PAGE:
Symptoms of opioid abuse may vary from person to person, but common observable effects include confusion, droopy eyes, flu-like symptoms, and drowsiness.  Opioid users may experience euphoric highs that make them seem like they are on top of the world, followed by lows that leave them feeling severely depressed.  Similarly, sedative medications can also cause mental health issues such as depression, and may lead to a short attention span, lack of coordination, slurred speech, and problems breathing.  Stimulants such as Adderall can cause the user to become extremely agitated and anxious, and may also cause a loss of appetite and weight loss.  

Risks of Prescription Drug Abuse 

Prescription drugs are often perceived as safe because they are given out by doctors, but the truth is that prescription misuse can lead to illness, mental health disorders, addiction, and death. Opioids slow down breathing, and can lead to respiratory failure when taken in excess.  Opioid abuse has led to a staggering amount of overdose deaths, and is now considered an all-out crisis in America. Sedatives can also cause breathing issues and decreased heartrate, and withdrawal without medical assistance from some depressant drugs can be life-threatening. Stimulant drugs can cause irregular heart rate, cardiovascular failure, and potentially fatal seizures.

In addition to the terrifying physical health risks associated with prescription drug abuse, misusing these drugs can take a severe toll on mental health.  Many people turn to drug use due to mental health issues such as anxiety and depression, but addictive substances only worsen these issues over time. Additionally, even those without a mental illness can induce symptoms of mental health disorders through drug abuse, meaning that a mentally well person can begin to experience symptoms of depression and anxiety due to chemical dependency.  If you or your loved one is struggling with an addiction to prescription medications, it may be time to reach out to a professional treatment program for help.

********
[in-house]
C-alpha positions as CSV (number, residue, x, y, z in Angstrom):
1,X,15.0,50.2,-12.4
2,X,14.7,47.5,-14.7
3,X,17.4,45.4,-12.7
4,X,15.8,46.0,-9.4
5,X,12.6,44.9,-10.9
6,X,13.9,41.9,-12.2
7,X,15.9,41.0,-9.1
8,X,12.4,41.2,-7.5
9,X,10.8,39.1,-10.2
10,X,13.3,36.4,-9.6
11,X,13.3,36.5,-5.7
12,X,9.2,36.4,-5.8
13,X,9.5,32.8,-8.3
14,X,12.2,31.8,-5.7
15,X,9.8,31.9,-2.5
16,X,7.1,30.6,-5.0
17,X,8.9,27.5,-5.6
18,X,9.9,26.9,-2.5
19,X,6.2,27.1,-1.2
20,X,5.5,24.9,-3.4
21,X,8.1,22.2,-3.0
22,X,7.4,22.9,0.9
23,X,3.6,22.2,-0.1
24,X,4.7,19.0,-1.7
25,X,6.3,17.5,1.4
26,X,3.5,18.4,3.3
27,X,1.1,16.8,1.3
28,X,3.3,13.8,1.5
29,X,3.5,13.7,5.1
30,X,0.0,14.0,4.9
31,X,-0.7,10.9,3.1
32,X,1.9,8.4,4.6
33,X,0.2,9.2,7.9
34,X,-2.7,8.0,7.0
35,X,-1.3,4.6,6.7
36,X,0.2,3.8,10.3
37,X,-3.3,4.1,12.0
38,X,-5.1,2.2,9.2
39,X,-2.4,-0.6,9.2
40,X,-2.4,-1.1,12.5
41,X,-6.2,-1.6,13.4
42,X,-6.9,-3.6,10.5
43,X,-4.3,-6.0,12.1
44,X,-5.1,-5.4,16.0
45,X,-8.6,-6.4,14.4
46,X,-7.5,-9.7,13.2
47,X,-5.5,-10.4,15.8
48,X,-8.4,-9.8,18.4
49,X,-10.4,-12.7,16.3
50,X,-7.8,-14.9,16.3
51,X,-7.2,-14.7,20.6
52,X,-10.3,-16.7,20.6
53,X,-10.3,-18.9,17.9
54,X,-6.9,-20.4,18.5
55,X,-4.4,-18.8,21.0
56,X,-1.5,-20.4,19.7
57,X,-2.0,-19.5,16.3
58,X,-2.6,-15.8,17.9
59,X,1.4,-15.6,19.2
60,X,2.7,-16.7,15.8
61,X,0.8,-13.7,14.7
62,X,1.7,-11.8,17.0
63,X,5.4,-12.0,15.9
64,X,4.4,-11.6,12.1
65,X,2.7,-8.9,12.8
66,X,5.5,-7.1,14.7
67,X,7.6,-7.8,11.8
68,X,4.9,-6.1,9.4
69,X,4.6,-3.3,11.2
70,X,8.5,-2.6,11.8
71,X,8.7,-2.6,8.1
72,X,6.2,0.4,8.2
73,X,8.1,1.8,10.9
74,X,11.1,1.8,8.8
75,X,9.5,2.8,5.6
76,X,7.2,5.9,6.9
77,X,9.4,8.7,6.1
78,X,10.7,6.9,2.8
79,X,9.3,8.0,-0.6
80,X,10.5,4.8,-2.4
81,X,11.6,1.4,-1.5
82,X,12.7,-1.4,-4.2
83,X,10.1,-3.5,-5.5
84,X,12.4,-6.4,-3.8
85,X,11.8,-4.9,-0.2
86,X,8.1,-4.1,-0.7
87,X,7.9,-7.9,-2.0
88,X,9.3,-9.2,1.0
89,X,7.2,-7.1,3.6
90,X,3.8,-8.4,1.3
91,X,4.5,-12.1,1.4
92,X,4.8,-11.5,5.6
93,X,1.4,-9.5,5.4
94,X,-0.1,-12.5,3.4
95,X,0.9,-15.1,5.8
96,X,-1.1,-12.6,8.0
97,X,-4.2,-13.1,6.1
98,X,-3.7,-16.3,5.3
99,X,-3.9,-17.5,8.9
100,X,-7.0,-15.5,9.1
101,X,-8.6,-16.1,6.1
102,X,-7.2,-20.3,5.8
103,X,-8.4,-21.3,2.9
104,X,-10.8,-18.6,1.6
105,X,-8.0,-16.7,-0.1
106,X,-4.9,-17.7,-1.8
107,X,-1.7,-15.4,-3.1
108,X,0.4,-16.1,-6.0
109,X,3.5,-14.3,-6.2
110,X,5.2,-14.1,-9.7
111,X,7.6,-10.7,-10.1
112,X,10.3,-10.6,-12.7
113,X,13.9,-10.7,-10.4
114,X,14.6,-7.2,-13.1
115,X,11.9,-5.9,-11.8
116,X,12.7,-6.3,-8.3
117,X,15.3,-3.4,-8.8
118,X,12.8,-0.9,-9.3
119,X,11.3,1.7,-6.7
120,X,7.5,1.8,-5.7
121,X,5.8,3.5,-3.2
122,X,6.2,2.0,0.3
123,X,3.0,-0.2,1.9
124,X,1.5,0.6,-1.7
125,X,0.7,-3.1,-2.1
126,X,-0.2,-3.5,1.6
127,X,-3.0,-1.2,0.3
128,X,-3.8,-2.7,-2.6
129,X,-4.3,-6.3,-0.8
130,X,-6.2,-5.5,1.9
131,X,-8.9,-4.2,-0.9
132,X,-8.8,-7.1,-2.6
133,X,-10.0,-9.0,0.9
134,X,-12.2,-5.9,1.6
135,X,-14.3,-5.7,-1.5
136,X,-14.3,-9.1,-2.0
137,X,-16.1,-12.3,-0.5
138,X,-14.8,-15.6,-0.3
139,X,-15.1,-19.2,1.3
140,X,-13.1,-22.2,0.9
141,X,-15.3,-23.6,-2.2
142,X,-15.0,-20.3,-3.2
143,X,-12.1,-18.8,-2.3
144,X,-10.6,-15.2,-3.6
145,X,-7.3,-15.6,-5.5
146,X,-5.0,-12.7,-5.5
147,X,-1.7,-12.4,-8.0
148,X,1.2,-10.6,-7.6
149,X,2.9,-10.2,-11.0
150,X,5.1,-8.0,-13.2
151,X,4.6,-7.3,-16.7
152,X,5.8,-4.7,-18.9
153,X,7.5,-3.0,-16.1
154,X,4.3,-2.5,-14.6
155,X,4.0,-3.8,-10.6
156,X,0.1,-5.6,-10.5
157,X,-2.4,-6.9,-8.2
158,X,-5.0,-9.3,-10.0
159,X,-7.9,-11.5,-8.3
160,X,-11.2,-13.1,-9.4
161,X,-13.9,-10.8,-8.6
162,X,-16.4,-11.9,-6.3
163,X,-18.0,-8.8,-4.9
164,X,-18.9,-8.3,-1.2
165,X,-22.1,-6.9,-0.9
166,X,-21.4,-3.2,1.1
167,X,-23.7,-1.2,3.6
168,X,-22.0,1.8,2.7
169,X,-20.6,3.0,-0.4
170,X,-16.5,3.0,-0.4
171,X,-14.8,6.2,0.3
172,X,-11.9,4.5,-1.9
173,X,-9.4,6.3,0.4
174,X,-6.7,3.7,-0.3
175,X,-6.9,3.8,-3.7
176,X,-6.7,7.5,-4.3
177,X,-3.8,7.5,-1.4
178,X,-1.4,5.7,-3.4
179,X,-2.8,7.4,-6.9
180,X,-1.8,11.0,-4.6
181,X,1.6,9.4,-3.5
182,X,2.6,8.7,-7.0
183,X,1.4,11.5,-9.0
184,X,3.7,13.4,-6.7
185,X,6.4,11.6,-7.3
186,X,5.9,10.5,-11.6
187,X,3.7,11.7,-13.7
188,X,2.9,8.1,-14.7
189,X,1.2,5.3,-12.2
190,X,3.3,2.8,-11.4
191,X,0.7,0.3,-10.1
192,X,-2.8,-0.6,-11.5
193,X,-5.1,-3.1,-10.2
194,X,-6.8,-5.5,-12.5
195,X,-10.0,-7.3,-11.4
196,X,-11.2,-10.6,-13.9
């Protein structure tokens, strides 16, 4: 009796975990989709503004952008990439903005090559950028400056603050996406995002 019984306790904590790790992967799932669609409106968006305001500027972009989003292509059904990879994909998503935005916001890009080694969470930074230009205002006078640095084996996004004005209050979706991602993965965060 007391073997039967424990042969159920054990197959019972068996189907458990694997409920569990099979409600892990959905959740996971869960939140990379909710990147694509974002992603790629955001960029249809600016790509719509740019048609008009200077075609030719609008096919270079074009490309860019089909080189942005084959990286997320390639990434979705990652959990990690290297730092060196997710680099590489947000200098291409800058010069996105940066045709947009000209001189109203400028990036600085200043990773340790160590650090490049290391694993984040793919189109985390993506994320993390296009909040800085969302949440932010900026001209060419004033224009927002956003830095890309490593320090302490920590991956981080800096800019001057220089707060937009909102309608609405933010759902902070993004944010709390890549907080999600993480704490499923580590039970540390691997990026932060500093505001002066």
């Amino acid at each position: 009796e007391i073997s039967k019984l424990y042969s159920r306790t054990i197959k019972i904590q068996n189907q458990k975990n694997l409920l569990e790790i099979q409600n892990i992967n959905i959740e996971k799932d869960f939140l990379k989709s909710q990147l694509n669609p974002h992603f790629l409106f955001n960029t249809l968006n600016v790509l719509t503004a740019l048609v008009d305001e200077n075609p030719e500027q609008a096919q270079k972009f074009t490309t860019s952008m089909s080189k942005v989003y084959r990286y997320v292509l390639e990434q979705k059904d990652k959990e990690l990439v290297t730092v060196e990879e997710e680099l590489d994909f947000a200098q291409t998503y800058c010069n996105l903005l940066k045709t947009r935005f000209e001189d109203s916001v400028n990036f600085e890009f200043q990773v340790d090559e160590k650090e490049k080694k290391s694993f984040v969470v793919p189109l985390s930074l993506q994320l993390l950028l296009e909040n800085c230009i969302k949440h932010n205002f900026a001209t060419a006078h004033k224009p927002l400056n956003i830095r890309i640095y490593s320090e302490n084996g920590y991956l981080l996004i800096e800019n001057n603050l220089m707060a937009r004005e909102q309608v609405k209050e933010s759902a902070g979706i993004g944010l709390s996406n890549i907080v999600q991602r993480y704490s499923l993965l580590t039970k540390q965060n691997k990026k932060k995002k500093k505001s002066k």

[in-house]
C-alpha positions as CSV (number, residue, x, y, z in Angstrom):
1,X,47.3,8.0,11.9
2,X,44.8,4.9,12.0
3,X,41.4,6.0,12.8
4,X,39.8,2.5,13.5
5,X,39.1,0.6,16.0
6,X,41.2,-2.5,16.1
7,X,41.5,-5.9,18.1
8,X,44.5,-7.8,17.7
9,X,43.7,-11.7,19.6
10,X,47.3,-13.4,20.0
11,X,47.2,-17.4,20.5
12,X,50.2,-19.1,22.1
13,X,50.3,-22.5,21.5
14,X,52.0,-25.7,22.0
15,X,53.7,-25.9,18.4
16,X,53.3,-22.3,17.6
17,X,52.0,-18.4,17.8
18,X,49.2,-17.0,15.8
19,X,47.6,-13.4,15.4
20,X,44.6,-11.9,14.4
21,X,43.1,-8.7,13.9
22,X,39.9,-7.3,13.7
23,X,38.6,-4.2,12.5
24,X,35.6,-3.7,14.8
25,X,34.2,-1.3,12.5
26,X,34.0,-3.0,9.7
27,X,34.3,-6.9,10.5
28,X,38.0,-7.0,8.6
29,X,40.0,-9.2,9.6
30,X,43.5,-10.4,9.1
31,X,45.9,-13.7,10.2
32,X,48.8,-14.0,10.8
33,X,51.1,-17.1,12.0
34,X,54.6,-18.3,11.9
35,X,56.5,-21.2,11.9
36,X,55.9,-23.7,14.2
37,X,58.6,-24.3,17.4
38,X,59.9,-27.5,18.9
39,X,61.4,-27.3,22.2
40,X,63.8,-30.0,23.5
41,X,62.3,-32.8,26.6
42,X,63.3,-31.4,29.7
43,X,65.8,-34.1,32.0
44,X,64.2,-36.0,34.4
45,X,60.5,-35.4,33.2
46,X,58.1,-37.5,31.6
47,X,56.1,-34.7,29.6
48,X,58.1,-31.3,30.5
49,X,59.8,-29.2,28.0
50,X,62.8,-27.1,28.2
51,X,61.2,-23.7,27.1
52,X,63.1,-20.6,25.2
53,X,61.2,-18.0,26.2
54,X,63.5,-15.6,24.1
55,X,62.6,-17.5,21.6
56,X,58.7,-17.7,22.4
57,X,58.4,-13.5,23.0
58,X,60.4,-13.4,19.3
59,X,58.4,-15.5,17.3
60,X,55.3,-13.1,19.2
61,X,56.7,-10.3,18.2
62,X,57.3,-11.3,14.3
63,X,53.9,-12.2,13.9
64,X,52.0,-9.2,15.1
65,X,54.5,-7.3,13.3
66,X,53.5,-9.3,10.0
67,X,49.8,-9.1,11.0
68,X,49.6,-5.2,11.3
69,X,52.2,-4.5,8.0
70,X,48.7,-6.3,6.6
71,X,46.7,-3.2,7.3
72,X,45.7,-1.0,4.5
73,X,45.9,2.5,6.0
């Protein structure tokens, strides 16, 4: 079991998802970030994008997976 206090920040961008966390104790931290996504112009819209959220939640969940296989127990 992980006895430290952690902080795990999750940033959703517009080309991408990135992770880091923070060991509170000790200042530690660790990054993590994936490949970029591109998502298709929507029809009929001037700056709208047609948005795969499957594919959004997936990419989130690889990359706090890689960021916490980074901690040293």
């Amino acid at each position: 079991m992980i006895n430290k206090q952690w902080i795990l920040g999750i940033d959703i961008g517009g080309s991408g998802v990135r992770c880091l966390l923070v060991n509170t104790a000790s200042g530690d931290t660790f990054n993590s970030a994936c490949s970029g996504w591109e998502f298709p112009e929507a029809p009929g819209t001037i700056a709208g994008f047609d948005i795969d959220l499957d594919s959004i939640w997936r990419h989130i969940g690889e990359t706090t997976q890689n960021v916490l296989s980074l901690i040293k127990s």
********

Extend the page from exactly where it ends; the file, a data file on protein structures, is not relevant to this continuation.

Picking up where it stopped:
The First Responders Treatment Program at Simple Recovery uses trauma-informed strategies to cater to the unique needs of law enforcement, firefighters, paramedics, and other first responders with substance use disorders and co-occurring mental illnesses.  We recognize that first responders encounter job-specific barriers and obstacles that come with the culture of their careers, and that existing stigmas may make seeking help for addiction and mental health issues especially difficult. Addiction does not have to mean the end of your career or a lifetime of struggling with your health and relationships.  By taking a holistic approach to treatment and addressing the underlying causes of addiction, Simple Recovery makes it possible for first responders to regain control of every aspect of their wellbeing. First responders dedicate their lives to protecting their community, and at Simple Recovery’s First Responder Treatment Program, we believe in dedicating our time and expertise to helping these compassionate individuals find a path to lasting sobriety and mental wellness. 

If you or someone you love is struggling with addiction, call us now at 888-743-0490.